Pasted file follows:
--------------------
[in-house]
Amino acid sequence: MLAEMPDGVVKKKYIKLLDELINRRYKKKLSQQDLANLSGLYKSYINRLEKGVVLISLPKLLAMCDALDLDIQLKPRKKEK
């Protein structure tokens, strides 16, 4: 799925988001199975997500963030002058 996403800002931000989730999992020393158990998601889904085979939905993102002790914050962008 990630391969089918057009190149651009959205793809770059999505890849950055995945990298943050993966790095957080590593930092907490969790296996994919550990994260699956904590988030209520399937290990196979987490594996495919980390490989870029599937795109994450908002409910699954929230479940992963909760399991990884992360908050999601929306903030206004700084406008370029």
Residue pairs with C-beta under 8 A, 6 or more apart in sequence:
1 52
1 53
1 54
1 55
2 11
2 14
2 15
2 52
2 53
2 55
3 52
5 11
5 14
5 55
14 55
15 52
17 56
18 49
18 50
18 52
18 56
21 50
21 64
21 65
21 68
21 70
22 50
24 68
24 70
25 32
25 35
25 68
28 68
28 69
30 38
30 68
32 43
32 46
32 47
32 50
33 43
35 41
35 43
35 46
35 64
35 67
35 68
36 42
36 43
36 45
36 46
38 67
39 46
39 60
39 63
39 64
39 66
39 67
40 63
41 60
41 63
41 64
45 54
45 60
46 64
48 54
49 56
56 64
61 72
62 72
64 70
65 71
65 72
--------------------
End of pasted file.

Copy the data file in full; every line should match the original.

[in-house]
Amino acid sequence: MLAEMPDGVVKKKYIKLLDELINRRYKKKLSQQDLANLSGLYKSYINRLEKGVVLISLPKLLAMCDALDLDIQLKPRKKEK
């Protein structure tokens, strides 16, 4: 799925988001199975997500963030002058 996403800002931000989730999992020393158990998601889904085979939905993102002790914050962008 990630391969089918057009190149651009959205793809770059999505890849950055995945990298943050993966790095957080590593930092907490969790296996994919550990994260699956904590988030209520399937290990196979987490594996495919980390490989870029599937795109994450908002409910699954929230479940992963909760399991990884992360908050999601929306903030206004700084406008370029």
Residue pairs with C-beta under 8 A, 6 or more apart in sequence:
1 52
1 53
1 54
1 55
2 11
2 14
2 15
2 52
2 53
2 55
3 52
5 11
5 14
5 55
14 55
15 52
17 56
18 49
18 50
18 52
18 56
21 50
21 64
21 65
21 68
21 70
22 50
24 68
24 70
25 32
25 35
25 68
28 68
28 69
30 38
30 68
32 43
32 46
32 47
32 50
33 43
35 41
35 43
35 46
35 64
35 67
35 68
36 42
36 43
36 45
36 46
38 67
39 46
39 60
39 63
39 64
39 66
39 67
40 63
41 60
41 63
41 64
45 54
45 60
46 64
48 54
49 56
56 64
61 72
62 72
64 70
65 71
65 72